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Utilization Rate Affects Your Credit Score

When you apply for a loan, the lender will look at your credit report to assess your creditworthiness. One key metric lenders use is your revolving debt utilization rate, or the percentage of your available credit you’re using. A high revolving utilization ratio can make it harder to get approved for loans. Knowing how your revolving utilization rate impacts your credit score and taking preventative steps to keep it low can help you improve your chances of getting the loan approval you want.

What is a revolving debt utilization rate?

A revolving debt utilization rate is the amount of debt you currently owe on revolving credit accounts (such as credit cards) divided by your total credit limit on those accounts. It’s calculated by adding up the outstanding balances of your revolving credit, like credit cards and home equity lines of credit, and then subtracting the respective credit limits from those totals to find the debt-to-credit ratio. You can calculate this ratio by tallying up the outstanding balances on all your revolving credit and then dividing the result by the respective credit limit to find your utilization percentage.

Your credit utilization rate is used to predict your credit risk and has a significant impact on your FICO credit scores, making it the second-most important factor behind only your payment history in the scoring model. The higher your revolving utilization, the more likely you are to have difficulty repaying what you borrow. For example, if you have a credit card with a balance of $2,000 and a credit limit of $10,000, your utilization rate is 20%.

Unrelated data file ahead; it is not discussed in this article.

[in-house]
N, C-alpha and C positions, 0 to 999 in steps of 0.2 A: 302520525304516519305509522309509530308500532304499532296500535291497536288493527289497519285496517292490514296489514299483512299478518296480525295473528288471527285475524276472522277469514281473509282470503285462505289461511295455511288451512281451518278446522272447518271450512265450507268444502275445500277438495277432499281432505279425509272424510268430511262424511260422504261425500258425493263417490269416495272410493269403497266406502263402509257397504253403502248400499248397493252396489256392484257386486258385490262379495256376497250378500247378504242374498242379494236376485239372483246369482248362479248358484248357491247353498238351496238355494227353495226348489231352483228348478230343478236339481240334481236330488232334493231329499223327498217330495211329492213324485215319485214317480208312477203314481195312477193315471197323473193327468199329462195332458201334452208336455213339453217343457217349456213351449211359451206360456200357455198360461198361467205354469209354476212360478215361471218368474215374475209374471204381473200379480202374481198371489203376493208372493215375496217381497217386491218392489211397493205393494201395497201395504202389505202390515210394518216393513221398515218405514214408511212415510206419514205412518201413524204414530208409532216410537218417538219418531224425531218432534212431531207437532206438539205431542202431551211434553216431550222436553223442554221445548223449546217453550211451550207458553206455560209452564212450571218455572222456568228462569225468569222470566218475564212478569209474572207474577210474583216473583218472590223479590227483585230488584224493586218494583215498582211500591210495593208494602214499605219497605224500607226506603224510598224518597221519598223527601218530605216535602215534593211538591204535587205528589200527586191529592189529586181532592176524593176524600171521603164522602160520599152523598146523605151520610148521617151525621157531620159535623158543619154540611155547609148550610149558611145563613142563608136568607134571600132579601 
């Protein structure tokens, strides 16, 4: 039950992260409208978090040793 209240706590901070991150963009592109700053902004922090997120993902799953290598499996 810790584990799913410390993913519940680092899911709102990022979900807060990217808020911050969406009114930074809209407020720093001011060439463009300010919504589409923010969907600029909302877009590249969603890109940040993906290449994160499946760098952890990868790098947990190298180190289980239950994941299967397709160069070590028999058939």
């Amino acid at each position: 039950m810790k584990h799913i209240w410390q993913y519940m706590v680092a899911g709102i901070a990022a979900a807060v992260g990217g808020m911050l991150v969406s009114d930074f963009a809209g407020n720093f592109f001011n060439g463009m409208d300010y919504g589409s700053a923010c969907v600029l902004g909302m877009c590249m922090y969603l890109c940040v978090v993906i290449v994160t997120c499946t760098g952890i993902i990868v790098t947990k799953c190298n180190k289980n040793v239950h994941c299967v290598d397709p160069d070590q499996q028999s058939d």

However, it’s important to remember that revolving debt utilization rates only include revolving credit accounts such as credit cards and home equity lines of credit; they don’t consider other types of debt, like installment loans, which have a set repayment schedule. For this reason, credit card balances tend to have a greater impact on your credit scores than mortgage and auto loans, which are reported as installment debt.

What is a good revolving debt utilization rate?

Lenders typically prefer to see that borrowers aren’t using more than 30% of their revolving credit limit. Carrying too much debt could indicate you’re having trouble repaying what you’ve borrowed or may be struggling financially.

In addition, many lenders have their own guidelines for what is considered a “good” revolving debt utilization rate. Some lenders will decline applications for credit or will only approve applicants with revolving debt utilization rates below certain thresholds.

Keeping your revolving credit utilization low is a great way to improve your credit score, and it can also save you money on interest payments. To lower your utilization rate, make sure you pay off your credit card balances each month, and try to keep your balances as low as possible. If you have trouble paying off your balances each month, call your credit card company to see if they can give you more time to pay your bill or set up automatic payments.


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Utilization Rate Affects Your Credit Score.

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